Easter weekend is perhaps one of the biggest parts of British springtime and it has a rich history indeed. Its name links back to a festival called Eastre, held during the spring equinox in honour of the Saxon goddess of spring. Her symbol of the hare, once a symbol of fertility, is still prominent in the iconography of modern Easter. The festival likely evolved to fit Christian beliefs as it became the dominant religion, and the spring festival was adopted into the Christian calendar.
Modern Easter maintains the iconography of fertility, with chicks and eggs featuring prominently and representing the idea of rebirth. This reflects both the spring season brining the plants and flowers to back into bloom, and the resurrection and rebirth of Jesus in the bible. To Christians, the crucifix is the most significant symbol of Easter as the holiday follows the story of the death and rebirth of their messiah.
In the Christian calendar, there are lots dates that are significant to the Easter celebration.
It begins with Shrove Tuesday; also known as pancake day. On this day you are supposed to eat all the sugary and luxurious food you have left before fasting for lent; a period of 40 days of fasting. It reflects the fasting of Jesus and his own 40 days of fasting in the desert. Pancakes became the day’s traditional dish as they were perfect for using up these luxuries such as sugar and flour.
The following day is Ash Wednesday and marks the beginning of Lent. However, to the majority of people, lent has become a time where people give up something they enjoy for the period as a symbolic gesture instead.
The Sunday before Easter Sunday is called Palm Sunday, and the following week is referred to by Christians as holy week. Each day commemorates a different moment in the tale of Jesus’ crucifixion, leading up to Judas’ betrayal and the last supper. The week ends with Good Friday and the commemorating of the crucifixion itself, remembered as ‘Good Friday’ because the crucifixion is believed to have wiped away the sins of man. Finally, The Easter weekend begins on Black Saturday, which marks the burial of Christ.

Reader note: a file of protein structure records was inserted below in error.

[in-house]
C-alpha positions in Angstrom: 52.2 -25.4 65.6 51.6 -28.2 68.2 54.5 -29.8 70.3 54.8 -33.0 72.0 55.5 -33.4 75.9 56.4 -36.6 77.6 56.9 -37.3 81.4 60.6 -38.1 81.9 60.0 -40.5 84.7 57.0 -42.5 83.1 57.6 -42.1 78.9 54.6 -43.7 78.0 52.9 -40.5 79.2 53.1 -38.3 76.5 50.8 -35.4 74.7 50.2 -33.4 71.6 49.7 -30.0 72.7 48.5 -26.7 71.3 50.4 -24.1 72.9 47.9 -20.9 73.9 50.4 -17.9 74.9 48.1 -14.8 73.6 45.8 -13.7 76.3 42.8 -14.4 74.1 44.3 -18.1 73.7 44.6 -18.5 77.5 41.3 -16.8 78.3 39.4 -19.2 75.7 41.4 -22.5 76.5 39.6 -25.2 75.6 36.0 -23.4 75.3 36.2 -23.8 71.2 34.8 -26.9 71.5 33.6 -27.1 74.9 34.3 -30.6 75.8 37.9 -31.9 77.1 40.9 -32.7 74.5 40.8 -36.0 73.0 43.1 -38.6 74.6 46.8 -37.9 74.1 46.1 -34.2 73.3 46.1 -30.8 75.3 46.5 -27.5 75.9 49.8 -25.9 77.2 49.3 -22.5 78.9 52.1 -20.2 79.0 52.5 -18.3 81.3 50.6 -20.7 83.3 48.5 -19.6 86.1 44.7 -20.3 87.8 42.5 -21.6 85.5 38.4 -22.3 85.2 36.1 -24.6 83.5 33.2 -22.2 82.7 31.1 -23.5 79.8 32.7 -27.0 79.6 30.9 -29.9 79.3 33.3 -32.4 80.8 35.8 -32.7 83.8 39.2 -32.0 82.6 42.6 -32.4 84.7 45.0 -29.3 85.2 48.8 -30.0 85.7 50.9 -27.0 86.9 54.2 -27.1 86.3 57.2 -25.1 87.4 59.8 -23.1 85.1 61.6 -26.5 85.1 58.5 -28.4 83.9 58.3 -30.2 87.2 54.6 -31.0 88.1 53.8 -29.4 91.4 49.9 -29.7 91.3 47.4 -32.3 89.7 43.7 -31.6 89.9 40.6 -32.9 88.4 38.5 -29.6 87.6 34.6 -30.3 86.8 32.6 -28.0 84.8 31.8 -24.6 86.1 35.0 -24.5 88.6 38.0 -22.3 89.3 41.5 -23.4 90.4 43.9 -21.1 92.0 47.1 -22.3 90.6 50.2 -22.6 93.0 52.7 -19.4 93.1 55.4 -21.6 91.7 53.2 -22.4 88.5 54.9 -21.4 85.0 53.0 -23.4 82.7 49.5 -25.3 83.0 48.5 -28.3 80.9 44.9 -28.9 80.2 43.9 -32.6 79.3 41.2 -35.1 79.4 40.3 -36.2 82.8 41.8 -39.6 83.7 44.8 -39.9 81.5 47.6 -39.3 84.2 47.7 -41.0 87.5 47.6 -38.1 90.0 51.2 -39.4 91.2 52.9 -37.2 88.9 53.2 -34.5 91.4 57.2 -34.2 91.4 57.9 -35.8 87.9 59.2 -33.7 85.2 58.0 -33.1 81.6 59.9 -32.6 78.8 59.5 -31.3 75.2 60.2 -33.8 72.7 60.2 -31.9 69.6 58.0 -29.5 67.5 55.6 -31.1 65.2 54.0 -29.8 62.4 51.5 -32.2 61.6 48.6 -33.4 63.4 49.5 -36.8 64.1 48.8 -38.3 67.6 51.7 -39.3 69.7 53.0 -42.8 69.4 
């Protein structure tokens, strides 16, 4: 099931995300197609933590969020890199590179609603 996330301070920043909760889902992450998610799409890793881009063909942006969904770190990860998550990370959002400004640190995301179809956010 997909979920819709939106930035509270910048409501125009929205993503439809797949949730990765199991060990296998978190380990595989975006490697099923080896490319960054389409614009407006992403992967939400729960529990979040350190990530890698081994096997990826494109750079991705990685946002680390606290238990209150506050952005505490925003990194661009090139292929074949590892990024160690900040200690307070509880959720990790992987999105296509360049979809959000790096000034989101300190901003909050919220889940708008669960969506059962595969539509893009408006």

Easter Sunday, or simply ‘Easter day’, celebrates Jesus’ subsequent resurrection but also the new life of the season. This is also the day Easter eggs are commonly hidden to be found in the morning. Both a reference to the morning discovery of Jesus’ empty tomb in the Easter story, and chocolate eggs representing a discovery of new life. The days Pagan roots are also reflected by the joint celebration of springtime, as the world comes back to life with the changing season.
Easter Monday then tips off the holiday with a bank holiday in many countries, providing a day off work and a day to reflect. The Easter season on the Christian calendar then ends with the Pentecost, taking place 50 days after Easter Sunday and marks the return of Jesus’ spirit as he visits the apostles.
While for many, only pancake day, lent and the Easter weekend itself are celebrated, to Christians the holiday is much larger and tells the entire story of Jesus’s crucifixion and subsequent resurrection from beginning to end.
Interestingly, Easter is referred to as a ‘Movable feast’, meaning its date is not fixed. The commencement is instead designated as the first Sunday after the full moon that occurs on or soonest after 21 March.
Whether you’re a Christian or not, Easter celebrates a time of renewal. In springtime the changing of the seasons brings with it warmer weather and an explosion of life. To many it is this seasonal rebirth that is being celebrated year after year.
We hope you enjoy the beginning of spring! Remember to keep up to date with all that’s going on this season here at Networthpick over on Facebook, Twitter and Instagram, and why not follow us on Tik Tok while you’re at it?
Thanks for Reading!
Oliver is a writer and journalist who loves fantasy fiction and table top gaming, with a bit of acting on the side!